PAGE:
It makes perfect sense for your husband to keep a reserve for emergencies and such in an FDIC-insured money market account. But if he's investing all of your money that way, including dough that you'll be counting on for long-term goals like retirement, then he's probably being way too cautious.
But you need to be careful about how you deal with this issue. His fear about losing money in the market is understandable given some of the tumbles stocks have taken over the past dozen years.
So you want to acknowledge his legitimate concern, but at the same show that he may be taking an even bigger gamble by investing too conservatively.
Here's an example that may help bring him around. Let's say a 41-year-old who earns $60,000 a year already has $100,000 saved for retirement in a 401(k) or similar savings vehicle and with his own contributions, plus the employer match, adds 15% of salary to that account each year. Let's further assume that this person would like to retire at 67 -- the age a 41-year-old today will be eligible to collect his full Social Security benefit -- and live on 75% of his pre-retirement salary.
So the question is, how does that 41-year-old's investing strategy affect his odds of pulling this off?
To find out, I ran several scenarios through an online retirement income calculator that, among other things, allows you to plug in different allocations of stocks, bonds and cash to see how your chances of achieving a secure retirement go up or down.
I started by assuming the $100,000, plus all future contributions would be invested the way your husband prefers: 100% in cash. The probability that investing this way would provide a combination of draws from savings plus Social Security equal to 75% of his pre-retirement salary between the ages of 67 and 95 was just 2%.
That's right. A 2% chance. Not exactly comforting.
I then stepped things up a bit but only slightly, assuming a portfolio invested 100% in bonds. The outlook was better, 31%, but I doubt that most people would say a one-in-three chance inspires confidence.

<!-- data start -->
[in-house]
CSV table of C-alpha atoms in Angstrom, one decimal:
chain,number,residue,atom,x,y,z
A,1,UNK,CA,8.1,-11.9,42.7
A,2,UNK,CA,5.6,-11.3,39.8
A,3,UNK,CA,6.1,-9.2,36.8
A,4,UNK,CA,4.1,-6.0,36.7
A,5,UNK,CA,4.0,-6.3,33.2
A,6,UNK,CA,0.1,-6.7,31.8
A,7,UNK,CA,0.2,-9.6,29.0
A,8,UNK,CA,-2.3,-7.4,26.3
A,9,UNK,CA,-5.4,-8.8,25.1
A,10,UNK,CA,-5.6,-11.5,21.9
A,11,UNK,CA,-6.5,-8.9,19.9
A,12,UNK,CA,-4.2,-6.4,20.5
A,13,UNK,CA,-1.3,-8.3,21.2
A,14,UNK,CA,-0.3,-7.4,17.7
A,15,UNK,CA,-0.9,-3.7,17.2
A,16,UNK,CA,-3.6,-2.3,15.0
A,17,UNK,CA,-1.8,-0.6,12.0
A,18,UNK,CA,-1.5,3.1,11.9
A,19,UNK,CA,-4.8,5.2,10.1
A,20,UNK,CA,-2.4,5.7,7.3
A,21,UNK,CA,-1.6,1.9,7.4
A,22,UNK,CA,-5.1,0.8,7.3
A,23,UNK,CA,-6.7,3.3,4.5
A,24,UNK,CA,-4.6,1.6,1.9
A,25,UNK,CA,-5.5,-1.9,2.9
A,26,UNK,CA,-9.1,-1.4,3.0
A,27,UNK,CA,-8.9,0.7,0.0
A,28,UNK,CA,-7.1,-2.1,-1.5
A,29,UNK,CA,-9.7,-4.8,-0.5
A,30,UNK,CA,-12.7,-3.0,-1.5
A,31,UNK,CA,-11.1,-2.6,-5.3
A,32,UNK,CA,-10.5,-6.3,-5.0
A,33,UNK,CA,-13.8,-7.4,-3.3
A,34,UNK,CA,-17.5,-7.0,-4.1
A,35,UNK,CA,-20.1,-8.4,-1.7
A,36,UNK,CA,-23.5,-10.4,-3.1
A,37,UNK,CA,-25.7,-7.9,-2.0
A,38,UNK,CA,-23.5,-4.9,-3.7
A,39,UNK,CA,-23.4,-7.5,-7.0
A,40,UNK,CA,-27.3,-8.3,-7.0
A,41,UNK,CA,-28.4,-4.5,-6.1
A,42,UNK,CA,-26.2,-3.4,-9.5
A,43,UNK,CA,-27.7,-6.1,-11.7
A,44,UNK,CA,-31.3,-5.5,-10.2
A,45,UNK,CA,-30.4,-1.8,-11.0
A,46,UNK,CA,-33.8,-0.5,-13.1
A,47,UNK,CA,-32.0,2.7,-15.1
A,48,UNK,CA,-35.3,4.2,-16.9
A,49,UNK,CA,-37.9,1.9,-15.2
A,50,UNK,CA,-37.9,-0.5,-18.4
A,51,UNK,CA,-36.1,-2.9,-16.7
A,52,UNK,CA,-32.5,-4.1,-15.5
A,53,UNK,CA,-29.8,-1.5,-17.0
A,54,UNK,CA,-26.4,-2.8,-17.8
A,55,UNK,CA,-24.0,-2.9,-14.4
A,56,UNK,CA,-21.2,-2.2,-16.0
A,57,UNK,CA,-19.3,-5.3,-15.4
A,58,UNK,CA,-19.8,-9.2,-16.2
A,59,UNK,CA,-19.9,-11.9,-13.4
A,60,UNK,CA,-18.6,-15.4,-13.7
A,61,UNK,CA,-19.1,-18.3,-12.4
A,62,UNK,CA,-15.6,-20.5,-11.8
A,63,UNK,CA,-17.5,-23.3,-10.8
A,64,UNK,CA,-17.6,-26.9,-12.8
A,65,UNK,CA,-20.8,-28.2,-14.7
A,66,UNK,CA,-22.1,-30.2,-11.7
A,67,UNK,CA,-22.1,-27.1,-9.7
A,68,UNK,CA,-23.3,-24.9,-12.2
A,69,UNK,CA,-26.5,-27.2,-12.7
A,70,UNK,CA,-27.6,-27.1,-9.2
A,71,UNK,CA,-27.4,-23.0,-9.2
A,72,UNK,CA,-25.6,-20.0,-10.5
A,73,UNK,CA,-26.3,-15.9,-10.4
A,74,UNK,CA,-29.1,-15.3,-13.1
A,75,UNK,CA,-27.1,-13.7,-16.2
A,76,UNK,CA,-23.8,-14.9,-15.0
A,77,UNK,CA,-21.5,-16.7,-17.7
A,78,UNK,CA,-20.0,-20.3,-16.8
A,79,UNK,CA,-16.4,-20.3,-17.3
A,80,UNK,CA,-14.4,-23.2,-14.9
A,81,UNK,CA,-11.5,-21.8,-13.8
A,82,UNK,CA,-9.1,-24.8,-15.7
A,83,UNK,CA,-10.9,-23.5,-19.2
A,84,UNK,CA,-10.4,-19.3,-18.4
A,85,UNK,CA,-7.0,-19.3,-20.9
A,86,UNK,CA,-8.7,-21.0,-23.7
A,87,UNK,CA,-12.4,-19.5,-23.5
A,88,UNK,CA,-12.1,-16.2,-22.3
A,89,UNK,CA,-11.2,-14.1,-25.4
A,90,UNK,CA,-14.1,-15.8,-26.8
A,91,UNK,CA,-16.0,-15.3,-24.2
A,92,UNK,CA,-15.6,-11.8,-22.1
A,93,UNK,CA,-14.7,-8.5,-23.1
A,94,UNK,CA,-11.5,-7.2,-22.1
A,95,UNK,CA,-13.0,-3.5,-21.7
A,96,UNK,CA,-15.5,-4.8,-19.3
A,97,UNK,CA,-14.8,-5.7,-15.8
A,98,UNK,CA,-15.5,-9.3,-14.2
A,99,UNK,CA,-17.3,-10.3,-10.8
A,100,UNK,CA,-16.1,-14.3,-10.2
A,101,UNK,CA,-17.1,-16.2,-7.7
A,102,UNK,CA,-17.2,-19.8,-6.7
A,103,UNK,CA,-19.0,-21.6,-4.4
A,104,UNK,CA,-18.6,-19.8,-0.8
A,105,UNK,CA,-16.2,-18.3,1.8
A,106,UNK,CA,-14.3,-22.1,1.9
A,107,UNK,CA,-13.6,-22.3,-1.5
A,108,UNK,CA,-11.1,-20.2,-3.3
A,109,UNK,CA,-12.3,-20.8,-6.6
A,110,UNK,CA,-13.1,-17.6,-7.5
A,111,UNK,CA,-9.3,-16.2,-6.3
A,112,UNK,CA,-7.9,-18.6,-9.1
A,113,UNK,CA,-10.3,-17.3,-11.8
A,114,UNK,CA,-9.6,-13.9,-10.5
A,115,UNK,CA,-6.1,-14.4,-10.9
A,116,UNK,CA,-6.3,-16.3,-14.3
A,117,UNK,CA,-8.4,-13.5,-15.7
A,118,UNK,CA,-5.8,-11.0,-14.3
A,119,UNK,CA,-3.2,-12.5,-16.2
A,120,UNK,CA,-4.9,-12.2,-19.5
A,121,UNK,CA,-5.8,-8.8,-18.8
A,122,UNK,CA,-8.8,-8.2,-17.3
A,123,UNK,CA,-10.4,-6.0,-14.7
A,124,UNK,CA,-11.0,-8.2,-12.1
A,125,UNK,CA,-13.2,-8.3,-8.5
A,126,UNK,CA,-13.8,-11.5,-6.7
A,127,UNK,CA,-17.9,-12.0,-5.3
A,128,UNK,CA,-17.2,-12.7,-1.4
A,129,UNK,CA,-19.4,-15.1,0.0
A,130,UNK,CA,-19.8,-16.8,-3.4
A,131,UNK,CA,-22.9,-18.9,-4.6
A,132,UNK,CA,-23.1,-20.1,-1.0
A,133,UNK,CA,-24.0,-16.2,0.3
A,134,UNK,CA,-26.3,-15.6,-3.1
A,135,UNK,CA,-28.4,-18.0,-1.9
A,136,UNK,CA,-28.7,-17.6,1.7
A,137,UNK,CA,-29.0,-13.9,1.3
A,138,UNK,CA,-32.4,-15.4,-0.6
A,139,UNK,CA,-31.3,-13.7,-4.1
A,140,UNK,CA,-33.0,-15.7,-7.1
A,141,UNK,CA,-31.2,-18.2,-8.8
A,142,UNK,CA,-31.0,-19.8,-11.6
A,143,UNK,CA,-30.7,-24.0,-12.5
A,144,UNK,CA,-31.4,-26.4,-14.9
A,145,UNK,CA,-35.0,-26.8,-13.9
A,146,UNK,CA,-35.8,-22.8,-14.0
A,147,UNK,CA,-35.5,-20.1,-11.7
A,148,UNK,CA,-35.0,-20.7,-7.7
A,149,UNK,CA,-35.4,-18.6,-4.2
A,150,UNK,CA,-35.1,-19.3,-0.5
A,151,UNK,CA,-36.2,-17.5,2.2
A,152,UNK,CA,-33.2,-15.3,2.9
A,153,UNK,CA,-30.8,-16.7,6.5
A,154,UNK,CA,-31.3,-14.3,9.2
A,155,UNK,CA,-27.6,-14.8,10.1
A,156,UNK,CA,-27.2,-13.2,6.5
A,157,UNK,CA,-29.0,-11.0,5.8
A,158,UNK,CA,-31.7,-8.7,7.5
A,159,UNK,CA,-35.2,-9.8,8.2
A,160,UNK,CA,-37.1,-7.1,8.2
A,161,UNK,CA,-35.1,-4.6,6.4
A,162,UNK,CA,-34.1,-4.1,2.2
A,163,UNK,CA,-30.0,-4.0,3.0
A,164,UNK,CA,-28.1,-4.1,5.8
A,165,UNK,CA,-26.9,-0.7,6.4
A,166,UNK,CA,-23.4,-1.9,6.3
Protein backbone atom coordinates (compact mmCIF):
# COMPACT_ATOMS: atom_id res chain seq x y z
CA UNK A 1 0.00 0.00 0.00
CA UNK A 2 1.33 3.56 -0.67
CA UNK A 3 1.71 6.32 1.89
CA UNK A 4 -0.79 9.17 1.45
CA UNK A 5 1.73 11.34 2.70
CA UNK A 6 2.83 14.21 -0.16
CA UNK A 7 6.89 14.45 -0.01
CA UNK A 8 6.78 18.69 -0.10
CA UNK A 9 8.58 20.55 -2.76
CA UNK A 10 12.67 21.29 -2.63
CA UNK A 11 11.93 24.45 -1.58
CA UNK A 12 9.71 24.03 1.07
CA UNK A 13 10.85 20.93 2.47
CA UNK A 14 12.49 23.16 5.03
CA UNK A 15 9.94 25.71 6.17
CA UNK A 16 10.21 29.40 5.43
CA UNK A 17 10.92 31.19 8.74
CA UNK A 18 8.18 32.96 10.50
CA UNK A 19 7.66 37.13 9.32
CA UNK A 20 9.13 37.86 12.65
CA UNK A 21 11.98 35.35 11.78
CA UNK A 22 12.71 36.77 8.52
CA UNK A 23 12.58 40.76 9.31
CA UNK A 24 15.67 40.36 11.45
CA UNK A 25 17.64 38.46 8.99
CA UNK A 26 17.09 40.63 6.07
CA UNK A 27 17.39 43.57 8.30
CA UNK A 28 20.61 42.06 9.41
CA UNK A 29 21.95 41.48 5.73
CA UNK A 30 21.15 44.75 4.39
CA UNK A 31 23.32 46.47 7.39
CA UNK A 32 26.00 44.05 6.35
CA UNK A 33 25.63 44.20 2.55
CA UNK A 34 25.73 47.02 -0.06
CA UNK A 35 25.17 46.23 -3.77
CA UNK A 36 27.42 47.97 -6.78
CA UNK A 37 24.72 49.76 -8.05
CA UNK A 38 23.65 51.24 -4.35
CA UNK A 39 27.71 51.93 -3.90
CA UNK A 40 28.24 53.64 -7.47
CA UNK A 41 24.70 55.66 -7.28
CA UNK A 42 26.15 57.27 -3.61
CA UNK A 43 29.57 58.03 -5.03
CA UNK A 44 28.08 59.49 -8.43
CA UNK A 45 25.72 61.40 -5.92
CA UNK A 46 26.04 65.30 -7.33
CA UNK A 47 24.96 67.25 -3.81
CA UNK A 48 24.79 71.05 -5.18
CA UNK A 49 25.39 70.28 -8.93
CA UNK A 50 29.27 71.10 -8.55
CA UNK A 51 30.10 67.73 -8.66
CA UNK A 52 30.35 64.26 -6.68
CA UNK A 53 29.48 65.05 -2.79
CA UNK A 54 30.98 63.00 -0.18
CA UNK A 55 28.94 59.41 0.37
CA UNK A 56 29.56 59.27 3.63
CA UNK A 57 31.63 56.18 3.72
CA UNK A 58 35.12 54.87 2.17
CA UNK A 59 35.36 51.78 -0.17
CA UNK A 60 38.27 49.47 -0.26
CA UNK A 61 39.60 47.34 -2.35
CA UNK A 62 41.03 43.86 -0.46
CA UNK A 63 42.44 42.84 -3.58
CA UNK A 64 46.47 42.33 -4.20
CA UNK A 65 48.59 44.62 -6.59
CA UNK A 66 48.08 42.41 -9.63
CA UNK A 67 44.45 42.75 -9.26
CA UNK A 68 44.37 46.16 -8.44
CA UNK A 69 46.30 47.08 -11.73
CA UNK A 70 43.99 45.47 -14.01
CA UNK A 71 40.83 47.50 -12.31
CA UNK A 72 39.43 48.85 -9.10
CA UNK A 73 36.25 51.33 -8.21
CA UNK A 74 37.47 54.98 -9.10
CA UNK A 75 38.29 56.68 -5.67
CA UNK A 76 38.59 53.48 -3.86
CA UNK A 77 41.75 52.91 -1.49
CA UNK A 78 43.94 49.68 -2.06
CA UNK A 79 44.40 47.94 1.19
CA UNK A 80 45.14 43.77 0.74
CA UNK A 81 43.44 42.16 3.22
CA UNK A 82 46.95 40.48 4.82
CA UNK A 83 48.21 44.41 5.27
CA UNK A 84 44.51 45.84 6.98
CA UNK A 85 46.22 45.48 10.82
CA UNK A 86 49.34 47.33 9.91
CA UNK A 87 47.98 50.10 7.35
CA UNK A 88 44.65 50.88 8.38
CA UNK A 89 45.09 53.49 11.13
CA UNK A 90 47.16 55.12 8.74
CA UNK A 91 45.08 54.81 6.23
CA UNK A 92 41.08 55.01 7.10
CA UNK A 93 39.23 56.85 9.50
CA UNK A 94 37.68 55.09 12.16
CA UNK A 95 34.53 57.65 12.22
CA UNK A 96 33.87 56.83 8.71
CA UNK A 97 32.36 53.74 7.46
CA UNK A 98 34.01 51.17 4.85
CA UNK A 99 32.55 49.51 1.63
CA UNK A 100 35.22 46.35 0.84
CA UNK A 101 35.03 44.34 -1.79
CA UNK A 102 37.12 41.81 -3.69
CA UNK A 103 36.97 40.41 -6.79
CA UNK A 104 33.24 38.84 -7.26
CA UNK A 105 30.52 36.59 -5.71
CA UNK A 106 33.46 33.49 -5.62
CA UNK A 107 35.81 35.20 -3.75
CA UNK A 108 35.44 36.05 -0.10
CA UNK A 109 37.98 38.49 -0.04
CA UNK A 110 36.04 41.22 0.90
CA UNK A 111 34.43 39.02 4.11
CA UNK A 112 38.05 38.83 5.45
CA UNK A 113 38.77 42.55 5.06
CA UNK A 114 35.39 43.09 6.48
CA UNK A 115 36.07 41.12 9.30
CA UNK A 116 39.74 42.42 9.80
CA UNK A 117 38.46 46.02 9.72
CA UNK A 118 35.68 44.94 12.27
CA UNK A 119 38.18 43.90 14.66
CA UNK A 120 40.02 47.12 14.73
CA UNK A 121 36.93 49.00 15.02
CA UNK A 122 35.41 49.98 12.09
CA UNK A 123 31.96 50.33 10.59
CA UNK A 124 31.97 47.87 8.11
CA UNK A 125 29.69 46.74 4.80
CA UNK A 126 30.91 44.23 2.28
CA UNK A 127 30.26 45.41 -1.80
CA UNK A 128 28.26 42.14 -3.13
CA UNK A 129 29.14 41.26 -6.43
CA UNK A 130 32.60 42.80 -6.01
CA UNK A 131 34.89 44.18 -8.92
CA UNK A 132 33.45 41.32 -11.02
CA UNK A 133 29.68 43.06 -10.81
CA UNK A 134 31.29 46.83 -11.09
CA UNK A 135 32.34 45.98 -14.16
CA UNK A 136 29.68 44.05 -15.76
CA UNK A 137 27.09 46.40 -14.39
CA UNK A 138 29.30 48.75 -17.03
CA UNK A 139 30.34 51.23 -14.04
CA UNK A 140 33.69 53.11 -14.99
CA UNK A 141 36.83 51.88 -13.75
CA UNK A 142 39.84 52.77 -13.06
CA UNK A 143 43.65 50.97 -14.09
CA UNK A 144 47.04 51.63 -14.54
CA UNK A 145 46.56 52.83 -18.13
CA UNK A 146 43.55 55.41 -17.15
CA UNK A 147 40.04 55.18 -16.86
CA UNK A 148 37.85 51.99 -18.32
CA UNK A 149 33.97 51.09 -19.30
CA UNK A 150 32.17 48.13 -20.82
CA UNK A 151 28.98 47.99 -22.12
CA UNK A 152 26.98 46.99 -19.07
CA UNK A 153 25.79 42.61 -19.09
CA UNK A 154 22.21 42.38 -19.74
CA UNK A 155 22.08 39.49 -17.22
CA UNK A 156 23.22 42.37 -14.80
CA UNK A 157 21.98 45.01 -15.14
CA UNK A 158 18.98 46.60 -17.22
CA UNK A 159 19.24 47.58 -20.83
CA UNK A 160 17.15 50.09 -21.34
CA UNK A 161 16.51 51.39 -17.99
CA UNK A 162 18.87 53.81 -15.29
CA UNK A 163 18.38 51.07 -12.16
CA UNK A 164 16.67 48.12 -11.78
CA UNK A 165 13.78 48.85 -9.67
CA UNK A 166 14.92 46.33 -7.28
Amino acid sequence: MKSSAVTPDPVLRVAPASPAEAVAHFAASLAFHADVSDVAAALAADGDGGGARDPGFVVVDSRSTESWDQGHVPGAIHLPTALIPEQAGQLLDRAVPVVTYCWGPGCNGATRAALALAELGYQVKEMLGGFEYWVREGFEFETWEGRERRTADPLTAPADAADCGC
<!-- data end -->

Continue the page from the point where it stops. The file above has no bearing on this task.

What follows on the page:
Next, I began throwing some stocks into the mix. By investing just 10% into a diversified portfolio of stocks and leaving the rest in bonds, the probability of success jumped to 47%.
With 30% in stocks, the prospects improved even more to 69%, and a 50-50 portfolio, yielded a bit more than a three-in-four chance, or 76%.
Interestingly, the likelihood of success inched up only a smidgen, to 78%, when I tried a portfolio of 70% stocks and 30% bonds.
And going to an 80% stocks-20% bonds portfolio didn't increase the chances. They remained at 78% (although with both the 70-30 and 80-20 portfolios, I assumed the allocation changed to 50-50 at retirement, as I doubt many retirees would want to remain so heavily invested in stocks once they've retired).
The fact that the chances of success plateaued at 78% in this example doesn't mean that adding more stocks can't improve your odds of retirement success.
It's likely that going to 70% or 80% stocks would result in a larger nest egg that could support even larger withdrawals so that you might be able to live on more than 75% of your pre-retirement salary. But going to ever-higher stock allocations also has a price. Your portfolio will get whacked harder during market downturns, and a setback on the eve of retirement could prove especially problematic.
It's important to remember that all these percentages are estimates, not guarantees.
But based on the returns of stocks, bonds and cash equivalents over very long periods, it's extremely unlikely that an all-cash portfolio would outperform a diversified group of stocks and bonds over a span of two decades or more. That's no accident. That's the way the markets work given the risk and reward potential of different investments.
So what should your husband make of this little example?
The main lesson is that by keeping all his money in cash he is gambling with his retirement -- that is, jeopardizing his chances of building a nest egg large enough to maintain the standard of living he enjoyed during his career throughout retirement.
But another important takeaway is that he doesn't have to go banzai with stocks to do a lot better. Even a little exposure to stocks can have a big impact on returns over many years.
So while your husband's anxiety about stocks' volatility might prevent him from putting 70% to 80% of his portfolio in equities -- which is the percentage that many advisers would recommend for someone his age -- maybe he'd be willing to try between 30% and 50% for the payoff of greater retirement security down the road.
Of course, if he's intent on sticking with cash, there is another way he can boost his chances of success. He can save more. But he'd better be prepared to really sock it away.
In the example above, our 41-year-old would need to save 30% a year in an all-cash portfolio in order to have the same shot at retiring at 67 on 75% of his salary as he would saving 15% annually and splitting his money evenly between stocks and bonds.
Even if you could manage such a prodigious feat, diverting such a large chunk of income into savings year after year would seriously impinge on your ability to enjoy life.
So I suggest you go over this column with your husband and see if you can arrive at a compromise that allows you both to feel better while also improving your financial prospects. Otherwise, your hubby better start doing some heavy-duty saving.
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